I like -- II, or Pencils & Paper as Digital Tools
One day I went to teach five seventh/eighth grade classes with five more to follow the next day. I was going to introduce our digital classroom to the groups, run them through a quick writing exercise and have them set the rules for engagement.
I walked in a few minutes early -- 8 a.m. Seven kids were hovering around the computers in the back. I went over. The screens all had a whirling wheel that kept going and going and going...
"How long has that been doing that?" I asked.
"Forever," said one boy. "Our network sucks."
Time for Plan B. We used pencils. And paper.
I had them write a response to the prompt "I like ..." They could make a list or a long, run-on sentence (teacher did some brilliant run-ons that were highly entertaining). This is, by the way, a wonderful prompt to do in the safety of your own home, particularly if you are in a bad mood.
Then we had them share. The responses were wonderful. "I like goin' out in my four-wheeler and hittin' the mud." ... "I like deer hunting." ... "I like drinking Mountain Dew and playing video games." ... "I like reading." ... "I like soccer and basketball and baseball."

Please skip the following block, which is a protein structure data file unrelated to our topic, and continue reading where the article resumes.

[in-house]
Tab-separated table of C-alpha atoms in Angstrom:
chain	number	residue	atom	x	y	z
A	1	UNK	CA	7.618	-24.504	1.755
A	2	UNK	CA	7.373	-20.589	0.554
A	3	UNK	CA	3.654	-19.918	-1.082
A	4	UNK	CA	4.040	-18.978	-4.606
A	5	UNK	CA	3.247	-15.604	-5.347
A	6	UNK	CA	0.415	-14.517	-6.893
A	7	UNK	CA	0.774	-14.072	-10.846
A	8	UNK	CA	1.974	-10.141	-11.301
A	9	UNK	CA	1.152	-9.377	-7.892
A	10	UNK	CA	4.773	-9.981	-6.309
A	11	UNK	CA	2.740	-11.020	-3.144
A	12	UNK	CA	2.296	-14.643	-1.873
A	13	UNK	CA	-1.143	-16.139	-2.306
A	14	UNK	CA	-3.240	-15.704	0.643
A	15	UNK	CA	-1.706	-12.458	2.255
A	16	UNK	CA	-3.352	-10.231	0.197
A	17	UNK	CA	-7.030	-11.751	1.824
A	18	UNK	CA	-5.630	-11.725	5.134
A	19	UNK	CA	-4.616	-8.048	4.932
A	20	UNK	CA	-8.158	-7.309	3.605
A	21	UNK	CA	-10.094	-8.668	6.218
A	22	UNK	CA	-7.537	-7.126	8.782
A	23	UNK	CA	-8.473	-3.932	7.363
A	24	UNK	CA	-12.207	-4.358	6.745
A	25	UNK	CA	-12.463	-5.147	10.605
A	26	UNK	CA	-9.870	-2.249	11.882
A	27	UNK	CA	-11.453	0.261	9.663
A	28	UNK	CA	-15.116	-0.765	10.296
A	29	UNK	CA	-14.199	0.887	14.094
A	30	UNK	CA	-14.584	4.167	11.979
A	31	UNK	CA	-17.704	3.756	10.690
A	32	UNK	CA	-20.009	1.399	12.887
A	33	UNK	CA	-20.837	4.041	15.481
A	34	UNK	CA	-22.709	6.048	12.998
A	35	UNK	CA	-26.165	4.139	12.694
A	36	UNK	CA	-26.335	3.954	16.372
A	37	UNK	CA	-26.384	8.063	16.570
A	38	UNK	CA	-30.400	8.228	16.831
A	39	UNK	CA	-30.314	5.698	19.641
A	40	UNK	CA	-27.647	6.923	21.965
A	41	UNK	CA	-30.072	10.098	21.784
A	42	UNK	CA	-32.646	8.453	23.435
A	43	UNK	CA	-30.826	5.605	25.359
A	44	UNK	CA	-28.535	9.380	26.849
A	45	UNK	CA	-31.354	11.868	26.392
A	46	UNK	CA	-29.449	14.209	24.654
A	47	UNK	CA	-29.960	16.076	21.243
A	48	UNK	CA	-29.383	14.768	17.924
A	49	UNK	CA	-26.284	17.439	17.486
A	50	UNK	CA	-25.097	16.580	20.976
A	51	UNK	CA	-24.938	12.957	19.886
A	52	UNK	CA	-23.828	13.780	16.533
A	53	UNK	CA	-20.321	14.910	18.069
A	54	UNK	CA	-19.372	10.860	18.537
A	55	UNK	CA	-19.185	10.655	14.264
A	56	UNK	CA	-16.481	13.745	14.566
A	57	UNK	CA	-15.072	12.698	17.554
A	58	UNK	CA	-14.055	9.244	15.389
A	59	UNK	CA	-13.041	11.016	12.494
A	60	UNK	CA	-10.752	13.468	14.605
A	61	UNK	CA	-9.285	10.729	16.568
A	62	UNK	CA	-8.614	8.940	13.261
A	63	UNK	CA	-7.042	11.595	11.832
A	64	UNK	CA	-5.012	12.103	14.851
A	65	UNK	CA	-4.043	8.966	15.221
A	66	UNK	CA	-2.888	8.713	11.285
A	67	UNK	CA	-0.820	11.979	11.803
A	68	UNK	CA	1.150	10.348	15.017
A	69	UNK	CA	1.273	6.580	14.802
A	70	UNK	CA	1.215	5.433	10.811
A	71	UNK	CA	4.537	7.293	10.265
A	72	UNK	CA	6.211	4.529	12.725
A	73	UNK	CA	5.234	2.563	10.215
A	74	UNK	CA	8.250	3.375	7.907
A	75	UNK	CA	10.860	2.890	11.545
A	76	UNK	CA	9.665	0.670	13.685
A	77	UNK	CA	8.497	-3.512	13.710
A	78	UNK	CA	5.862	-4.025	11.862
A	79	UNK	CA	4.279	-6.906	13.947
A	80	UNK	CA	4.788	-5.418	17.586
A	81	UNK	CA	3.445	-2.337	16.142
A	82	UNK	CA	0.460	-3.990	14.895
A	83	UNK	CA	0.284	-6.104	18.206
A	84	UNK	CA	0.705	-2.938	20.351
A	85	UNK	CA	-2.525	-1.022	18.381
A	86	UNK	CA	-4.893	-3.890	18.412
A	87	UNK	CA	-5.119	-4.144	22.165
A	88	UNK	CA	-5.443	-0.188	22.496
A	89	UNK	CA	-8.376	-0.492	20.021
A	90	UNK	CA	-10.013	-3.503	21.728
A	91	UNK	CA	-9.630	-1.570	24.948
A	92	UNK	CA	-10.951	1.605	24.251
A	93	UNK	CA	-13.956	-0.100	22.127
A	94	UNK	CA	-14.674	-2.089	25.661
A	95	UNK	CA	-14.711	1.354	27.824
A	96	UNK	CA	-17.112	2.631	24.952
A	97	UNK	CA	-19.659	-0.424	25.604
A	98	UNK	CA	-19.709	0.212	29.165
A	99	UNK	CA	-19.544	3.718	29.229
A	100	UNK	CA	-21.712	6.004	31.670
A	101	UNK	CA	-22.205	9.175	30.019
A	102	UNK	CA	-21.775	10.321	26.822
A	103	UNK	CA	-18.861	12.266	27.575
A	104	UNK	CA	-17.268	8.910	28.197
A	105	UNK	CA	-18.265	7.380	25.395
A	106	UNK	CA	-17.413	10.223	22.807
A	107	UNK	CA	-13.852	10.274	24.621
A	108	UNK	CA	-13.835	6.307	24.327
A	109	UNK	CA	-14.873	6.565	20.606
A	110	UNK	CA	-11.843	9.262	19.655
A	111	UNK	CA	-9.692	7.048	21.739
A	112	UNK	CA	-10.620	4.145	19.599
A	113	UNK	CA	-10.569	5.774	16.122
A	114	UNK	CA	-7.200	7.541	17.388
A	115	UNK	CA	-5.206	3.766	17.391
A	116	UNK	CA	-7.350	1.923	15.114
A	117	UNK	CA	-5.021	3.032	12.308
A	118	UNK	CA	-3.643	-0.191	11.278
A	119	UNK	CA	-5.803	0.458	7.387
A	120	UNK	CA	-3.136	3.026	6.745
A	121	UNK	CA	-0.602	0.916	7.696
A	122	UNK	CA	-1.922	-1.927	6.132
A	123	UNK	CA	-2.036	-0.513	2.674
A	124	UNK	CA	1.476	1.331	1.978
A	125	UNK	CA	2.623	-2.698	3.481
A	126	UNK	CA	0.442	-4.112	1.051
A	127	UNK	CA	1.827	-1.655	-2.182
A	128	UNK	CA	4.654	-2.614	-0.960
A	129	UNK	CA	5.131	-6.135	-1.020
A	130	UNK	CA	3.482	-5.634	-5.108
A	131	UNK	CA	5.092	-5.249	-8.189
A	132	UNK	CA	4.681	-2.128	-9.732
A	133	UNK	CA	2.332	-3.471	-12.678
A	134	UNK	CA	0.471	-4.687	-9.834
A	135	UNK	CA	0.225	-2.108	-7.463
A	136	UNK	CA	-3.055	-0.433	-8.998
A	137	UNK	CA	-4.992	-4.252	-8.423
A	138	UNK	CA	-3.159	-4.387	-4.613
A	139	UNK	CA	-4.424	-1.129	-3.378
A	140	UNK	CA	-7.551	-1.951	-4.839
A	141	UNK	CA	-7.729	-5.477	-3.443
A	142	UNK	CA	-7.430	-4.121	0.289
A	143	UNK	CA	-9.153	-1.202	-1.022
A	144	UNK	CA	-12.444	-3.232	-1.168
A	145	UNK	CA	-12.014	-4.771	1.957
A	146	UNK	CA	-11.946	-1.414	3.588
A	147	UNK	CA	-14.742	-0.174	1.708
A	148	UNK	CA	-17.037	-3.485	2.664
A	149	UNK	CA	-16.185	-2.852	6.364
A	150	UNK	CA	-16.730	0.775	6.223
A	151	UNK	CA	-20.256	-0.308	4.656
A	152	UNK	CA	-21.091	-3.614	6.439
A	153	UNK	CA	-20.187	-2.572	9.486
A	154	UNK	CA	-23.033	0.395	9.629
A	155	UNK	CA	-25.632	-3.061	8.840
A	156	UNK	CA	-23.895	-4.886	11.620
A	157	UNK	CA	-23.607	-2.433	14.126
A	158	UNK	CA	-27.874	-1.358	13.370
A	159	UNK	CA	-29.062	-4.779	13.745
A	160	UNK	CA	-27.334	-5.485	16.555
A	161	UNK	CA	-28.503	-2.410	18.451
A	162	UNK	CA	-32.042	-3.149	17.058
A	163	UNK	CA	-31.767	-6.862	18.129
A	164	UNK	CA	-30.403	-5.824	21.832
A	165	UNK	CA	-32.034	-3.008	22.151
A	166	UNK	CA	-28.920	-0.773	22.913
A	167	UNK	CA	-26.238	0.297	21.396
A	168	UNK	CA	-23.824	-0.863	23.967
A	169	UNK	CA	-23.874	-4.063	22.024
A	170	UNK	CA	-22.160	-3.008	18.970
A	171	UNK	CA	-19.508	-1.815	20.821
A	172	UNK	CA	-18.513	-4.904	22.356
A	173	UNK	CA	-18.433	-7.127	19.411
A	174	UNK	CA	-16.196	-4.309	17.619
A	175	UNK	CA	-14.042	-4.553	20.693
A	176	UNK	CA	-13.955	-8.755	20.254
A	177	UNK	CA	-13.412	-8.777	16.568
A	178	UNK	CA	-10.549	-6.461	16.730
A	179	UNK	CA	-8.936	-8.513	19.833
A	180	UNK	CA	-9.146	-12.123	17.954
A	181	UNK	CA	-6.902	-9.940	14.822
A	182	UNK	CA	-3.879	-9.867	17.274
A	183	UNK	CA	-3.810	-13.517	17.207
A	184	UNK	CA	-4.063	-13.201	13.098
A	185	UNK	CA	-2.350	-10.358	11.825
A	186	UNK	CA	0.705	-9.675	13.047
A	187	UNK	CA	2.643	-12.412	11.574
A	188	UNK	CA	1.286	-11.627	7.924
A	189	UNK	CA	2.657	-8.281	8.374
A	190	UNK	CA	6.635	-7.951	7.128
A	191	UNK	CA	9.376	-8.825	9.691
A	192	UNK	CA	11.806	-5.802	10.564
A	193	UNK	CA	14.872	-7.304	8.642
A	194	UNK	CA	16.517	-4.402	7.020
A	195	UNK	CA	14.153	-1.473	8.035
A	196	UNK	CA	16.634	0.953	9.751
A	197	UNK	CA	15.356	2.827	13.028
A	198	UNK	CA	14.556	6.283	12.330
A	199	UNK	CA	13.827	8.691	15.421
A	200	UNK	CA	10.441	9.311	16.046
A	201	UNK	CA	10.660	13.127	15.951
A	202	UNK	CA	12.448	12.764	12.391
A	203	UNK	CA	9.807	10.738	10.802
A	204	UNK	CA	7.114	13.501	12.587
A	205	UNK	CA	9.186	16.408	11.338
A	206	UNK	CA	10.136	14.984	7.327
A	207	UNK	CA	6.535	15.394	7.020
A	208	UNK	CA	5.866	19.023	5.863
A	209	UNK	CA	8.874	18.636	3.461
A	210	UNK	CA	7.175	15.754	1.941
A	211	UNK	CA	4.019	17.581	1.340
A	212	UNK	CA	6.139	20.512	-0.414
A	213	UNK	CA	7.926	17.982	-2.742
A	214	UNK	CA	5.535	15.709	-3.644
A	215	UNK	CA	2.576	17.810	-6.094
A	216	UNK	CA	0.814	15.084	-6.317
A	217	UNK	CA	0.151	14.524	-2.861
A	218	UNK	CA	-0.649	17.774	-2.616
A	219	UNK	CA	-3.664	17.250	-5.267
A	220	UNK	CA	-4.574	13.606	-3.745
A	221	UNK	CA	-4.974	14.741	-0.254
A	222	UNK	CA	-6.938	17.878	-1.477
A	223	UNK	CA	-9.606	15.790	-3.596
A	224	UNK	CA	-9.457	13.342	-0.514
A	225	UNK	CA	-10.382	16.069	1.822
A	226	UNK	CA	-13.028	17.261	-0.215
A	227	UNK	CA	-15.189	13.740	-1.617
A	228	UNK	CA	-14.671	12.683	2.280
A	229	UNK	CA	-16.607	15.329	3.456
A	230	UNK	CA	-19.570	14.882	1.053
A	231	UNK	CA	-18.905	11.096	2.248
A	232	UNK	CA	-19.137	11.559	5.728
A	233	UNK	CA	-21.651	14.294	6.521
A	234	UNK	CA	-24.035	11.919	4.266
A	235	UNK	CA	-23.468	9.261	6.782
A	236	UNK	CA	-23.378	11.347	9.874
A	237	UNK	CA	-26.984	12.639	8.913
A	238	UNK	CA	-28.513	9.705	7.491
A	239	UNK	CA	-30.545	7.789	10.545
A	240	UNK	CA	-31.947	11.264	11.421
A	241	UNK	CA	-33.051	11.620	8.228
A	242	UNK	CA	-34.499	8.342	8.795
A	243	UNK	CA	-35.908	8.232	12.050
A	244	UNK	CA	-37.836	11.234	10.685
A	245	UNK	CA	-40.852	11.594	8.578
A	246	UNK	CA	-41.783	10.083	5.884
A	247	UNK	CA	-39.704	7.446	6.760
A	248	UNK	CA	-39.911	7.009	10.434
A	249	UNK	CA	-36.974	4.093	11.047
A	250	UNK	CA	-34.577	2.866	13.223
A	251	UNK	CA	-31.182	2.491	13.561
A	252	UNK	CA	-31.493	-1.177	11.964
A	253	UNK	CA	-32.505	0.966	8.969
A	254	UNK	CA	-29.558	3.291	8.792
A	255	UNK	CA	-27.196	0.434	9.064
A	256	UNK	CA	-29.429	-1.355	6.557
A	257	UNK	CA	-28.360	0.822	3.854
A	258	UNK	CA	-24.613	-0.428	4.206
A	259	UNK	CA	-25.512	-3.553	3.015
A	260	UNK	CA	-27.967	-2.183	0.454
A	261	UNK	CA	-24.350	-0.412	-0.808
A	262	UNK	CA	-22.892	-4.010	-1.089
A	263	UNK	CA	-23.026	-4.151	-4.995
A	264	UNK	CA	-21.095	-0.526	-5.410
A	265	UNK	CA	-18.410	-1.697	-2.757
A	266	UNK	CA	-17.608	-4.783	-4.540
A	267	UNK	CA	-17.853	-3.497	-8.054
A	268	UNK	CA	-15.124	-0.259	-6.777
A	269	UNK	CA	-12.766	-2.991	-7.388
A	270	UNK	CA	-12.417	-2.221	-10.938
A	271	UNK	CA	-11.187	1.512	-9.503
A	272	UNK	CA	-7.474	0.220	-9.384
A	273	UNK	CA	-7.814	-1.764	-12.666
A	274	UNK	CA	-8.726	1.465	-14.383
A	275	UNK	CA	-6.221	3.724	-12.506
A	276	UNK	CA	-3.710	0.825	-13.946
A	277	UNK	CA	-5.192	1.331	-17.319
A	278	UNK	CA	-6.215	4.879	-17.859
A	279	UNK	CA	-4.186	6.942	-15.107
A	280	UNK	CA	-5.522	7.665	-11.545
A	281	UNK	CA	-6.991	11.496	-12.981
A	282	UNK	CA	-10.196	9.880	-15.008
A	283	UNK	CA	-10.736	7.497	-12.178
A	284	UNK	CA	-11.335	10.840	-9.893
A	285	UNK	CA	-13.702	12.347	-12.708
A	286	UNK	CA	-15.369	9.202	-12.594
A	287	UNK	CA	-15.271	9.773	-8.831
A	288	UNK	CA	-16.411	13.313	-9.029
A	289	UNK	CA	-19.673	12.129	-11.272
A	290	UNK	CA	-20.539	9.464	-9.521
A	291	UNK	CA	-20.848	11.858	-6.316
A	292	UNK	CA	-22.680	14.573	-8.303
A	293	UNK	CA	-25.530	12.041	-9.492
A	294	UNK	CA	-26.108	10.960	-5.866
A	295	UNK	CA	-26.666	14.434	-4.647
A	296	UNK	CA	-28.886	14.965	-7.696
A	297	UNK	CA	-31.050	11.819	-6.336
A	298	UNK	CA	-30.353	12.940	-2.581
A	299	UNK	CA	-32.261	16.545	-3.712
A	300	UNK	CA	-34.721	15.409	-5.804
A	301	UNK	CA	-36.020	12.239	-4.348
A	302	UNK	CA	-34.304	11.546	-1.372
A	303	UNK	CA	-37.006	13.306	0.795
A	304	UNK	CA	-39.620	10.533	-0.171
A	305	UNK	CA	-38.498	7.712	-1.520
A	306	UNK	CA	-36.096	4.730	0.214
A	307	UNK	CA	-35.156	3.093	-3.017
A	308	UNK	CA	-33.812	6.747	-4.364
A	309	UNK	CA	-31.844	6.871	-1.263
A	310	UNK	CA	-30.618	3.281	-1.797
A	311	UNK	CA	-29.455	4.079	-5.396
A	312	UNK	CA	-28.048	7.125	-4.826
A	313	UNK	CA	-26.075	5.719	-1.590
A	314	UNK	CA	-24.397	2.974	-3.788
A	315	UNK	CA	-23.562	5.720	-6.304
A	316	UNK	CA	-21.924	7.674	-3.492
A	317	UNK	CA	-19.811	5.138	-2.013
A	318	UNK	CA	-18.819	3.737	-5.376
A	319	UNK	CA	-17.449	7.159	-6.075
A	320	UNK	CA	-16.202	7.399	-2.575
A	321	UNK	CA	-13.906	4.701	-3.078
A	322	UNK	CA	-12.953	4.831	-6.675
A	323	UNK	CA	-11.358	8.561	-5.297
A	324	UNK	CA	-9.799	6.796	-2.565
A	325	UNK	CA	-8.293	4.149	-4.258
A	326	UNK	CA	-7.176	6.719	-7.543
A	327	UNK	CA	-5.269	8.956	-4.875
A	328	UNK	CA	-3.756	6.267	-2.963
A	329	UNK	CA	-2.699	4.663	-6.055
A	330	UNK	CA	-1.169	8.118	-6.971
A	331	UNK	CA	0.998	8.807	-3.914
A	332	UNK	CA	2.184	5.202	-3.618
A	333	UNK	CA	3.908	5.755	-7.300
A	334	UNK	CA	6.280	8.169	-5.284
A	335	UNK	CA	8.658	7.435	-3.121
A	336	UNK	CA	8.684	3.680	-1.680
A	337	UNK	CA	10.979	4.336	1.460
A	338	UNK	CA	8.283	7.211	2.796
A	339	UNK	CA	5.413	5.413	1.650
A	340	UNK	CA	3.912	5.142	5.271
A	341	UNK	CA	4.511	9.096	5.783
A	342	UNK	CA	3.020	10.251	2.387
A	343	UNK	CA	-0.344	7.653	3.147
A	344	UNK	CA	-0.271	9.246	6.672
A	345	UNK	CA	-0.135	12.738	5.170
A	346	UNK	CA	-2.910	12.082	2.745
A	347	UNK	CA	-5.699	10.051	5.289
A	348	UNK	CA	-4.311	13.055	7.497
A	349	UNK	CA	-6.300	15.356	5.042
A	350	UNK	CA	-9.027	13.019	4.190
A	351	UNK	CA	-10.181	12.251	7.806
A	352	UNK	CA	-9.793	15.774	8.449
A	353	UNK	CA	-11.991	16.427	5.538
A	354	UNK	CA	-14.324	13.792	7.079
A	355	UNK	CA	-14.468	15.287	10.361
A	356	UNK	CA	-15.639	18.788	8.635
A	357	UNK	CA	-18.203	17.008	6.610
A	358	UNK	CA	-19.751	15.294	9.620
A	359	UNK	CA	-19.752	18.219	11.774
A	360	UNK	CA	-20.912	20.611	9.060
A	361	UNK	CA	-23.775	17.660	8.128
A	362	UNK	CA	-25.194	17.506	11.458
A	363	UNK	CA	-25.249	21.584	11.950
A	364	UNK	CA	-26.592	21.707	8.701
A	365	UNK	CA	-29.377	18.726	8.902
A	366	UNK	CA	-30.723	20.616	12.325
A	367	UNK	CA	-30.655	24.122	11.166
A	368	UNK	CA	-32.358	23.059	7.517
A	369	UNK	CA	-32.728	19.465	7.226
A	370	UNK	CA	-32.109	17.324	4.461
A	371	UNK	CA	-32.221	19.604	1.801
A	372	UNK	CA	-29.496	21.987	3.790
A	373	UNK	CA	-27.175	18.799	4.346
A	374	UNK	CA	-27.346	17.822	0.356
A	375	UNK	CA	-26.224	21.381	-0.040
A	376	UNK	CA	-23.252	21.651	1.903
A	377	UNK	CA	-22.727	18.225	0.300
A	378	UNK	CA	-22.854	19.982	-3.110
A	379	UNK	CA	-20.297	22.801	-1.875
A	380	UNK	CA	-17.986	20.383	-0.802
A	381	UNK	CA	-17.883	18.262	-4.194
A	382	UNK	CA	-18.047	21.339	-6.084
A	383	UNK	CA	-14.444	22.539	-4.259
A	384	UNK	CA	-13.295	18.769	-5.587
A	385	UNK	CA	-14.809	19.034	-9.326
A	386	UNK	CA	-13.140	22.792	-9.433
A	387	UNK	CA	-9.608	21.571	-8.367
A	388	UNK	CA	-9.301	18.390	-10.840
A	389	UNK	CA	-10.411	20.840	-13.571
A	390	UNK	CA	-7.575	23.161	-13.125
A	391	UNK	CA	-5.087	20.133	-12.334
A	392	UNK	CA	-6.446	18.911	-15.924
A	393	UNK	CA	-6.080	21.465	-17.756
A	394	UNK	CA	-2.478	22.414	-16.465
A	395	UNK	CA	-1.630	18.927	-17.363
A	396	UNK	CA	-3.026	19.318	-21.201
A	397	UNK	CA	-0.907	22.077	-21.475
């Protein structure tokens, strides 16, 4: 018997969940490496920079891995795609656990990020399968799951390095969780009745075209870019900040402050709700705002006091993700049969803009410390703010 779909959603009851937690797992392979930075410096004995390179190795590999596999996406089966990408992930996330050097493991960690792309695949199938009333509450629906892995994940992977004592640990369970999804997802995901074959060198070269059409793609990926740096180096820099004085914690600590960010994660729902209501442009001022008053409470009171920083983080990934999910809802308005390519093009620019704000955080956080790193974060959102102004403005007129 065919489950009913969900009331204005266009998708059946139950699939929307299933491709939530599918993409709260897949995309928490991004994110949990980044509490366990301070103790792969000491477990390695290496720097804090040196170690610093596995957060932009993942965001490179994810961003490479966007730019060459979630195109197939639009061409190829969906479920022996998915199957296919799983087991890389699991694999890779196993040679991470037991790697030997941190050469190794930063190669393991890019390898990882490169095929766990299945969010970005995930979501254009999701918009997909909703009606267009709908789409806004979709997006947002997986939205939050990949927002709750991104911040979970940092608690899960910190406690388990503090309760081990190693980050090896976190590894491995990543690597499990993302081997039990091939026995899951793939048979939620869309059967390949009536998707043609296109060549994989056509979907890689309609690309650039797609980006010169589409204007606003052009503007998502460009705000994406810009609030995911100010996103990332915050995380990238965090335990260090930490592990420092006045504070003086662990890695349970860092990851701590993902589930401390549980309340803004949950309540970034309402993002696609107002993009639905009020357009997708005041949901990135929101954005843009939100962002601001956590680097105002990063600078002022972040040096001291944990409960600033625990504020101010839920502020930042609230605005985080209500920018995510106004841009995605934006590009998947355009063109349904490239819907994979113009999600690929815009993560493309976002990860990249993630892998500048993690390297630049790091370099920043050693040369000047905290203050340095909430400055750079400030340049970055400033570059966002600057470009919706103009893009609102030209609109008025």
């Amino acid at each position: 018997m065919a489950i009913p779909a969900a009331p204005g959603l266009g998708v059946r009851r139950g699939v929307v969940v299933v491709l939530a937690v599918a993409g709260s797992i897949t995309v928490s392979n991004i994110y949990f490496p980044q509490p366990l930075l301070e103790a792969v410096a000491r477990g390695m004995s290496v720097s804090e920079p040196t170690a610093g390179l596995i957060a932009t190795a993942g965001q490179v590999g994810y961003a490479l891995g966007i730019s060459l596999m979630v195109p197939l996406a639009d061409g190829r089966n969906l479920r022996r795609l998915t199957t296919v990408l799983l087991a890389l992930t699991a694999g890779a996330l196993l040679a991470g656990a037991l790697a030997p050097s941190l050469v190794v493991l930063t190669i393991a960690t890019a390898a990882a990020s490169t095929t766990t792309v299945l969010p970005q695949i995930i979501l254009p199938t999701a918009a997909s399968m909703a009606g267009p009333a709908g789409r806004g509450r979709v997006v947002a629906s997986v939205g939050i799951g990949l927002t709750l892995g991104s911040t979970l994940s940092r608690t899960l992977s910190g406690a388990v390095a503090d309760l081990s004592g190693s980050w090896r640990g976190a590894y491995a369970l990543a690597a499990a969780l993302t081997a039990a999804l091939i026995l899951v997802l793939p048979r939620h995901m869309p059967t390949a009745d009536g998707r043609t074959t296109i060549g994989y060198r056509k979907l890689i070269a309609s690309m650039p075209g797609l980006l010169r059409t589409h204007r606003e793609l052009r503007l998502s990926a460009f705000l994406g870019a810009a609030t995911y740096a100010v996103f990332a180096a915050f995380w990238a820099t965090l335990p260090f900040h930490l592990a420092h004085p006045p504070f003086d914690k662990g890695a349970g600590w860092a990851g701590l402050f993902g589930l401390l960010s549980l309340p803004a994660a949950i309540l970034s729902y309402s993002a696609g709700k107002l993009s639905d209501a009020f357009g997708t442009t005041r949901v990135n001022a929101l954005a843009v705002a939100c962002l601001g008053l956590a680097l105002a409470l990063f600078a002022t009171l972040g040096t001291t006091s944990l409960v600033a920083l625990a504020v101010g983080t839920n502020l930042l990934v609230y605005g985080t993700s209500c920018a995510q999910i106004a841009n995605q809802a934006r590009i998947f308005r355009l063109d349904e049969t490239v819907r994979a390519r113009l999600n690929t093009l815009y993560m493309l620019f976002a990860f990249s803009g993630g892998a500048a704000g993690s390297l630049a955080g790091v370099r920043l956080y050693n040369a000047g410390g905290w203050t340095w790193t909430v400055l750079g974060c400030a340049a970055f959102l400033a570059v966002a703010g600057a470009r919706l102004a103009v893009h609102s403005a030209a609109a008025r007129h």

After each student read I asked a question. Soon, I was able to nudge the kids to ask questions about each other. And when we were done, I asked them what they thought about the process.
"I learned that Dylan likes to do beat-boxing," said one girl.
"I learned a lot about people I didn't know," said one boy.
So I told them that's exactly what they will do on their digital classrooms -- share and ask questions and comment and learn about each other.
"What should the rules be for commenting? You decide," I said. As has always been the case in this process, the kids, in two minutes, established rules that every adult would want. Fact is, youths want civility and kindness and purpose online, so they're happy to set their own rules around that. And the beauty of this is that they are the kids' rules and it's easier for the teacher to hold them accountable to their own rules.
Several days later, when the network was fixed, the teacher introduced the real Young Writers Project digital classroom to the kids. It went very smoothly because the kids understood why they were doing it and embraced the purpose because of what they had done with pencil and paper and the commenting rules before they logged in.
This was a learning for us. So we now recommend that teachers use this process when introducing their kids to new digital spaces.